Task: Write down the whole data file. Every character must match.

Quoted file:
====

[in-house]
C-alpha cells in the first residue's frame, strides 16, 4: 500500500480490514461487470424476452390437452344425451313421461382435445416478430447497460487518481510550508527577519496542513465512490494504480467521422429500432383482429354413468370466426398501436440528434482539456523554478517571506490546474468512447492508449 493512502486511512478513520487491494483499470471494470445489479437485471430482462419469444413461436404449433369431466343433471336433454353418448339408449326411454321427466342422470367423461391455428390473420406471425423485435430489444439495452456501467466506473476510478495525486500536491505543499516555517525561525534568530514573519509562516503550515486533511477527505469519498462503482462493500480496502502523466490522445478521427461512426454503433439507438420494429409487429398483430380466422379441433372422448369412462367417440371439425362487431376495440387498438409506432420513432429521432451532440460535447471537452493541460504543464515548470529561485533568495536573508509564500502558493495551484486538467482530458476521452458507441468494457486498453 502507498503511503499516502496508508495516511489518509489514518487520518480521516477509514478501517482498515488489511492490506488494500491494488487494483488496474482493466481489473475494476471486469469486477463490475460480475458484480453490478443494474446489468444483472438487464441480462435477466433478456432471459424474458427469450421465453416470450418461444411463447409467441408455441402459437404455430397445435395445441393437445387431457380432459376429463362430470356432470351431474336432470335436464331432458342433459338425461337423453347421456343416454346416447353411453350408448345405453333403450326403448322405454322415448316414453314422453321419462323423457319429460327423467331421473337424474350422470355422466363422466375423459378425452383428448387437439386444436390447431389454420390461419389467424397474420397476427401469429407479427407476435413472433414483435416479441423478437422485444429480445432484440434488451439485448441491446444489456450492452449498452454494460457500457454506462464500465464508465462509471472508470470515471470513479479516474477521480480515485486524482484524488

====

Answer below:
[in-house]
C-alpha cells in the first residue's frame, strides 16, 4: 500500500480490514461487470424476452390437452344425451313421461382435445416478430447497460487518481510550508527577519496542513465512490494504480467521422429500432383482429354413468370466426398501436440528434482539456523554478517571506490546474468512447492508449 493512502486511512478513520487491494483499470471494470445489479437485471430482462419469444413461436404449433369431466343433471336433454353418448339408449326411454321427466342422470367423461391455428390473420406471425423485435430489444439495452456501467466506473476510478495525486500536491505543499516555517525561525534568530514573519509562516503550515486533511477527505469519498462503482462493500480496502502523466490522445478521427461512426454503433439507438420494429409487429398483430380466422379441433372422448369412462367417440371439425362487431376495440387498438409506432420513432429521432451532440460535447471537452493541460504543464515548470529561485533568495536573508509564500502558493495551484486538467482530458476521452458507441468494457486498453 502507498503511503499516502496508508495516511489518509489514518487520518480521516477509514478501517482498515488489511492490506488494500491494488487494483488496474482493466481489473475494476471486469469486477463490475460480475458484480453490478443494474446489468444483472438487464441480462435477466433478456432471459424474458427469450421465453416470450418461444411463447409467441408455441402459437404455430397445435395445441393437445387431457380432459376429463362430470356432470351431474336432470335436464331432458342433459338425461337423453347421456343416454346416447353411453350408448345405453333403450326403448322405454322415448316414453314422453321419462323423457319429460327423467331421473337424474350422470355422466363422466375423459378425452383428448387437439386444436390447431389454420390461419389467424397474420397476427401469429407479427407476435413472433414483435416479441423478437422485444429480445432484440434488451439485448441491446444489456450492452449498452454494460457500457454506462464500465464508465462509471472508470470515471470513479479516474477521480480515485486524482484524488